Ashley is a VTuber, meaning she streams in avatar form. This her avatar self.
Ashley Riott is a colorful character with a VR origin story as striking as her long pink hair. A freak injury while out running led to her being rendered almost completely immobile, and needing risky spinal surgery. Around this time she discovered virtual reality, a tool she used extensively to aid, not only her physical recovery but also to alter the direction of her life. In a stunning change of life trajectory Ashley went from being a near invalid, to becoming a professional Esports participant, top Beat Saber player, and a recruiter for world-leading professional VR Esports organization Team Gravity. She now hosts her own podcast, runs VR events and writes freelance for various sites, including VR Fitness Insider!
We thought it was an inspiring story worth telling our readers about, so I sat down with Ashley to find out more:
VRFI – Hey Ashley, thanks for agreeing to interview with me today. Let’s begin with your life before the injury, talk me through your background and the events that led up to you needing spinal surgery.
Ashley – I’ve always been pretty active. I took dance as a child—ballet, hip hop, tap—and was on swim team every summer up until graduating high school. I took karate, was on the volleyball team in middle school, and did little league and softball as well.
When I got into college I started biking and running. I did the MS150—a two-day bike ride from Houston to Austin benefiting Multiple Sclerosis—every year for three years and participated in various 10ks & 5ks throughout the same time. During one of my training runs, I took a completely unremarkable step—one absolutely like millions of others preceding it—and inadvertently set off a nuclear warhead in my lower back.
Blind and mute from the pain, I collapsed. I would later learn the disc which sat between my L5 and S1 vertebrae had popped out and torn. I had several epidural injections in an attempt to deaden nerves being affected by the protruding disc. These procedures did require complete anesthesia and never really fully helped. As time went on, my condition worsened as the disc was pushed further and further into my sciatic nerve.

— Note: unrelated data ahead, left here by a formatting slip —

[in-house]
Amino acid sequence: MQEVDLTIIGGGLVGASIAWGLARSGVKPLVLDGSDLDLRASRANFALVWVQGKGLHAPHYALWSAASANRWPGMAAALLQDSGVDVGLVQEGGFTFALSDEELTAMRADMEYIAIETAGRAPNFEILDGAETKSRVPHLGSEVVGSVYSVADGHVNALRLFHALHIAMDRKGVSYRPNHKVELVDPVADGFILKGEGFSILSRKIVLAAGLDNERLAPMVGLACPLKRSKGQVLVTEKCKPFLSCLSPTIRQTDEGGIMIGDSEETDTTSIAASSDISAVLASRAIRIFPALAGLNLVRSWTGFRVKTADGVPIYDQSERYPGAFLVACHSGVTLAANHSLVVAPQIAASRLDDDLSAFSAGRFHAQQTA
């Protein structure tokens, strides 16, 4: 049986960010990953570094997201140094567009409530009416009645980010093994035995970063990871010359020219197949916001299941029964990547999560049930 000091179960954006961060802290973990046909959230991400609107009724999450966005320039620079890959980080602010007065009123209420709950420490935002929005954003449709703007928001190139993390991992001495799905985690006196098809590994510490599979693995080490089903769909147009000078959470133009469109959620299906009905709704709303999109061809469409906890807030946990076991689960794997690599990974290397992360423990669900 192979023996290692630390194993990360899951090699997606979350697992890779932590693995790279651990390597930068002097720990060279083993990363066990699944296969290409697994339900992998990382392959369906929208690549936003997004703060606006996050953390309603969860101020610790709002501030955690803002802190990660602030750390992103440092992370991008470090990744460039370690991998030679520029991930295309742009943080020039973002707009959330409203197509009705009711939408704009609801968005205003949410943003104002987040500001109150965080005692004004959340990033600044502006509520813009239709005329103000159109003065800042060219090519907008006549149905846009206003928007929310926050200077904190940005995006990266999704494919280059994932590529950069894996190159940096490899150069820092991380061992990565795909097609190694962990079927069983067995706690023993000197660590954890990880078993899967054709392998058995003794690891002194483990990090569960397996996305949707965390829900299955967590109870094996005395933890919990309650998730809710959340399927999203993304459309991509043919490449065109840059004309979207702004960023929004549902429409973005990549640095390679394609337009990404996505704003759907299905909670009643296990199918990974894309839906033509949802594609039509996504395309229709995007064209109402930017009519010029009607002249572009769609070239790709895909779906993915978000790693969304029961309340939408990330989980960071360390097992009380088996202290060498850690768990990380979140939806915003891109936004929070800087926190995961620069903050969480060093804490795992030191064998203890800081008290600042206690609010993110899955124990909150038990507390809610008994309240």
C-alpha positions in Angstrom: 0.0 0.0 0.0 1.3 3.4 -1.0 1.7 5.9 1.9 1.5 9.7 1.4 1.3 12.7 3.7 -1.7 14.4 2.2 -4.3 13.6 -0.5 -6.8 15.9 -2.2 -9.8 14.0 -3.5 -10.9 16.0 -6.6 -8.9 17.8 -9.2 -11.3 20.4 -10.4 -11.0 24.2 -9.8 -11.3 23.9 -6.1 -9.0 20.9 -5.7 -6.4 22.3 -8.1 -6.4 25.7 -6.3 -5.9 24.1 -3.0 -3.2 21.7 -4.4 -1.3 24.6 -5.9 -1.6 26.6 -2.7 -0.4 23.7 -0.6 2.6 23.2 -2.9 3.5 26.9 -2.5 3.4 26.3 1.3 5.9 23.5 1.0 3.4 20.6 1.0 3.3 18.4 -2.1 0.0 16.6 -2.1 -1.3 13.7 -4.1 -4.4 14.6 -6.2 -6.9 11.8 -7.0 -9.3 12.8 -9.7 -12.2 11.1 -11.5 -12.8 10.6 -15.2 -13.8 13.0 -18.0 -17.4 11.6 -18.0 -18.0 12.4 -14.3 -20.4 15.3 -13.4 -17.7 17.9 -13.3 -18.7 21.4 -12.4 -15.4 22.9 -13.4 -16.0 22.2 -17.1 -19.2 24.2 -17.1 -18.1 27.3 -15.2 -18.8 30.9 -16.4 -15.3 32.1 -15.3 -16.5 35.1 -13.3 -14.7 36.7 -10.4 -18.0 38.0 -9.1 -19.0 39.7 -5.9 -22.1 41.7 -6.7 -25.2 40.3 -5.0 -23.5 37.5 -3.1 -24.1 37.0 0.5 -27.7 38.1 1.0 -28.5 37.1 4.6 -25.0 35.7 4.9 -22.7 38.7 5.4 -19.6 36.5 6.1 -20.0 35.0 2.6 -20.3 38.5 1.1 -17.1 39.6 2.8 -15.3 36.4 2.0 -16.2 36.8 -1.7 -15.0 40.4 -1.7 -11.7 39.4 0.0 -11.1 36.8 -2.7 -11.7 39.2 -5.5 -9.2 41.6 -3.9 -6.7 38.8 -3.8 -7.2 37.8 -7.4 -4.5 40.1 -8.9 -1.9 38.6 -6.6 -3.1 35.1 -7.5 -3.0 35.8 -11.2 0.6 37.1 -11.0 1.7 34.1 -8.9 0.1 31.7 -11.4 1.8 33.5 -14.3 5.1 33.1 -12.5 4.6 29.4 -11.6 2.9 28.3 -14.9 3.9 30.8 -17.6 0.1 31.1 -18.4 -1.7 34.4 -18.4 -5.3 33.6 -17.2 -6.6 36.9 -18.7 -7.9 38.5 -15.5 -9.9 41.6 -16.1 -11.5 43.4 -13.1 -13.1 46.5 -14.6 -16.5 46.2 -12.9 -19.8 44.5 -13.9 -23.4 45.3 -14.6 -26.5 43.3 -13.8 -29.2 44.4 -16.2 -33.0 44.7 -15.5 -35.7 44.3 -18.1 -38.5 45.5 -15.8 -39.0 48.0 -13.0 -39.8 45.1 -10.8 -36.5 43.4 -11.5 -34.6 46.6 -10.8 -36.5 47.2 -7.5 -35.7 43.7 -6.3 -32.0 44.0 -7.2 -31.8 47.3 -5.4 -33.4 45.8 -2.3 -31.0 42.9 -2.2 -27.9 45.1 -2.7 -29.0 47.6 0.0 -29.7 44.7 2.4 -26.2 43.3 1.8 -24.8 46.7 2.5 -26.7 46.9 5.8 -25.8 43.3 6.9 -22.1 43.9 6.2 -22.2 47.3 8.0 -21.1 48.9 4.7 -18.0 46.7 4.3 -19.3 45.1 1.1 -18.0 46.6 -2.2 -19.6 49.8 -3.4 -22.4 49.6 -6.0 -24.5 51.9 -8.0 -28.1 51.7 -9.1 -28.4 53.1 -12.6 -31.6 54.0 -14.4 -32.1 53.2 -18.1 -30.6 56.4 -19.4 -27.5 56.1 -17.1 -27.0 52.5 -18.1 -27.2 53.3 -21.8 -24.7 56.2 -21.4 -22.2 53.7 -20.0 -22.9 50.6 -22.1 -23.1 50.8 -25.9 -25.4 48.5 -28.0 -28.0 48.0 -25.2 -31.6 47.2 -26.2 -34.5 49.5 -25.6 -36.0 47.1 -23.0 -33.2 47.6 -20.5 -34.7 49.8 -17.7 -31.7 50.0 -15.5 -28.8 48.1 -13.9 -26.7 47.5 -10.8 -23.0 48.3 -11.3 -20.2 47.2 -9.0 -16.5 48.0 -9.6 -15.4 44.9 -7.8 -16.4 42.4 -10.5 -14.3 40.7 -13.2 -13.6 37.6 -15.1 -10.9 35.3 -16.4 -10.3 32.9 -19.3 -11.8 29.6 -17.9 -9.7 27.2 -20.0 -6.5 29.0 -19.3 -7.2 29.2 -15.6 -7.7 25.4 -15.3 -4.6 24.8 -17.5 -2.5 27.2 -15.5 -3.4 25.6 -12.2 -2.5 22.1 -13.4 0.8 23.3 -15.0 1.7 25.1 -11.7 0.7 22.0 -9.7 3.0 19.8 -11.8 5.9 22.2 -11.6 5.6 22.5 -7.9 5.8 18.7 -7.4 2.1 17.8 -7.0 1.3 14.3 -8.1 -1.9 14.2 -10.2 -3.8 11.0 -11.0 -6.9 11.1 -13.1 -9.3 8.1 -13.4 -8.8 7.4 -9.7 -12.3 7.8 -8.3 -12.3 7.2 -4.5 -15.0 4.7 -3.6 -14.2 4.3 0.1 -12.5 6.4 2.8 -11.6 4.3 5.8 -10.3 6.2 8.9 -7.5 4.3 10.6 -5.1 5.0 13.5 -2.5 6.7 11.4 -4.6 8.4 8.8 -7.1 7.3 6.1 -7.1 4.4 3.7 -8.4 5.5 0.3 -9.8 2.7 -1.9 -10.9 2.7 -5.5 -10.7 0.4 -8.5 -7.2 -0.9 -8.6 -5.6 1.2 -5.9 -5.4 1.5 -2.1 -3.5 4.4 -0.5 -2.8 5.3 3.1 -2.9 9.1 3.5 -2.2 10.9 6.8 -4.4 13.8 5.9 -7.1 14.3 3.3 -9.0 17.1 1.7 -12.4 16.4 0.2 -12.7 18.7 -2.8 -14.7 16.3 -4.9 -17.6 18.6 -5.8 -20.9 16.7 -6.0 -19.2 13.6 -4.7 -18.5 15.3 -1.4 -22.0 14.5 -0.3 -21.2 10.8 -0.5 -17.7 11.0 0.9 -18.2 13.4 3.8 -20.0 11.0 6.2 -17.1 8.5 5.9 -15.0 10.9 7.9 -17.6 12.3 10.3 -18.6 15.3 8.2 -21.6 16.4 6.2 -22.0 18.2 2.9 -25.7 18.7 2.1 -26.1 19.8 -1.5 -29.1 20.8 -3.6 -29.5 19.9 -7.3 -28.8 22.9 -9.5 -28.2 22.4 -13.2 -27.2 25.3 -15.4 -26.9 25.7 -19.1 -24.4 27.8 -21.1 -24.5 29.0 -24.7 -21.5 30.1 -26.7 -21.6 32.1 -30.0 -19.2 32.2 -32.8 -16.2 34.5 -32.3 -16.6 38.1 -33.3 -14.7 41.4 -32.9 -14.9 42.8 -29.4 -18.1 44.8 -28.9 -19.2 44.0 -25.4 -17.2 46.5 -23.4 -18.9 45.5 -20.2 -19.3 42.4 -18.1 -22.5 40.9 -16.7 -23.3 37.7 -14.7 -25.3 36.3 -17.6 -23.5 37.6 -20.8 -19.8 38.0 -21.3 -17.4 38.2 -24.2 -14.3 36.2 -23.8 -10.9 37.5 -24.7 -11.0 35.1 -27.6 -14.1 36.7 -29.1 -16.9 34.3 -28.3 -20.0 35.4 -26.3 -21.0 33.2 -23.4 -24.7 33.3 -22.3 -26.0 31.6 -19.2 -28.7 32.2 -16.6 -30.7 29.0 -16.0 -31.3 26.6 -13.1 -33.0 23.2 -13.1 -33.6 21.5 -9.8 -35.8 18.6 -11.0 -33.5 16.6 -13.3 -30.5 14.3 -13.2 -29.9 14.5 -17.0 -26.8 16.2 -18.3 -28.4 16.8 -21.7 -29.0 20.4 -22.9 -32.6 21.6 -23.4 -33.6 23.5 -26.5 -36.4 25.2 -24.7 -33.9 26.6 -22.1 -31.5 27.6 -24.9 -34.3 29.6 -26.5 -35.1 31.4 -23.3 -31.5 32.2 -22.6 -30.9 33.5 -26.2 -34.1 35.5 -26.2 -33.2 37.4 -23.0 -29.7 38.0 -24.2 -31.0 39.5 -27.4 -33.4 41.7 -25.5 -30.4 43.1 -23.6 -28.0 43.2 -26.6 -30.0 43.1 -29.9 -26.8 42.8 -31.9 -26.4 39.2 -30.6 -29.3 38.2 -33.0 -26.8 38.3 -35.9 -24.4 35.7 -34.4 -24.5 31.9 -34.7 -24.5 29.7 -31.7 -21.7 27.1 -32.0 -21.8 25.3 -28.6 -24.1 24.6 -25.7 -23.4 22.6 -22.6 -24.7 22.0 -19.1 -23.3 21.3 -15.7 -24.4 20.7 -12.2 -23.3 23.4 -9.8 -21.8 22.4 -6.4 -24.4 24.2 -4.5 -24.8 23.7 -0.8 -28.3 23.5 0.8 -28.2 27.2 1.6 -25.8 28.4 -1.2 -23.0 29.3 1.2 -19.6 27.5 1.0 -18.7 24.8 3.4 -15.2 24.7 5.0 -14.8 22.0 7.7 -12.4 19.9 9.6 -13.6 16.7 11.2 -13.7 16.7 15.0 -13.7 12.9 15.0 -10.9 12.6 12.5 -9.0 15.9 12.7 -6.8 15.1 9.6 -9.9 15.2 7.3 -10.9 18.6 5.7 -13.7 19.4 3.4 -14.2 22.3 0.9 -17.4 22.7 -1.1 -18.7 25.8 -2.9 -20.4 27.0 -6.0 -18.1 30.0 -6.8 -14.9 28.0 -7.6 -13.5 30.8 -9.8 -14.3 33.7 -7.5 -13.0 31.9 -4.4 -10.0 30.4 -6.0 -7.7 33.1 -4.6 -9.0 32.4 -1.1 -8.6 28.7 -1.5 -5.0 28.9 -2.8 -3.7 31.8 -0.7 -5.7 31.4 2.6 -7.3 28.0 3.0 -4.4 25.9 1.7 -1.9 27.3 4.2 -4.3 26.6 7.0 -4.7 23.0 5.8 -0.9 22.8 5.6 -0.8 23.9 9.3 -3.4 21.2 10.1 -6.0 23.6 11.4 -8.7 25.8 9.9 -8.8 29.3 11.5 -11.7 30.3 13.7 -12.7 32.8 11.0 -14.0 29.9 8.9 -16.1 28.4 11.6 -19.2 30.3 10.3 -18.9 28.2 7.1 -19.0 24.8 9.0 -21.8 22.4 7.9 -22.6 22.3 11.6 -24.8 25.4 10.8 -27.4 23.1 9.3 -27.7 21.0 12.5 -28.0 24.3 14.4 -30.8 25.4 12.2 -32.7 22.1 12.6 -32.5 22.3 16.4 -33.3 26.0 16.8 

Eventually, I would lose almost all function in my left leg, and most feeling in my left hip due to sciatic nerve impairment. I was in a walker full time and could no longer sit upright. Even with my walking aide, I could only go about a hundred steps before I would have to sit down. I was in pain all the time. My body had gone from very capable to very not capable in just a few years.
VRFI – That must have been awful, especially for someone so active and athletic. Thankfully you didn’t remain in this state, what happened next?
Ashley – Once I became unable to walk unassisted I was put on a waiting list for spine surgery. During this time I wasn’t able to do any of the things I previously loved. Hiking, running, going for walks or a drive, even sitting at my computer to play games with my friends was impossible. The only position I was remotely comfortable in was laying on my right side and that was my life for eight months while I waited my turn for surgery.
I had the surgery in the Spring of 2018 facing a 15% chance it would be unsuccessful. Luckily that wasn’t the case! I remember waking up and just crying from happiness. I was in pain, but it was a different kind of pain. This pain was familiar and sore and manageable. I knew it had worked.
VRFI – So at this point after your operation, you discover VR. Tell me about your first experiences with the technology, and how you used VR to aid your recovery. Do you feel that exercising in virtual reality was a more motivating and beneficial therapy than using more traditional rehabilitative methods?
Ashley – Recovery was slow. I was in the hospital for a few days, and unable to walk very well for a few weeks after going home. Once I started taking a few three minute walks a day I asked my physical therapist if I could play Beat Saber as a part of my recovery. We went over safety requirements—good form for squatting below walls, keeping core engaged and spine straight, not overexerting myself—and it was approved.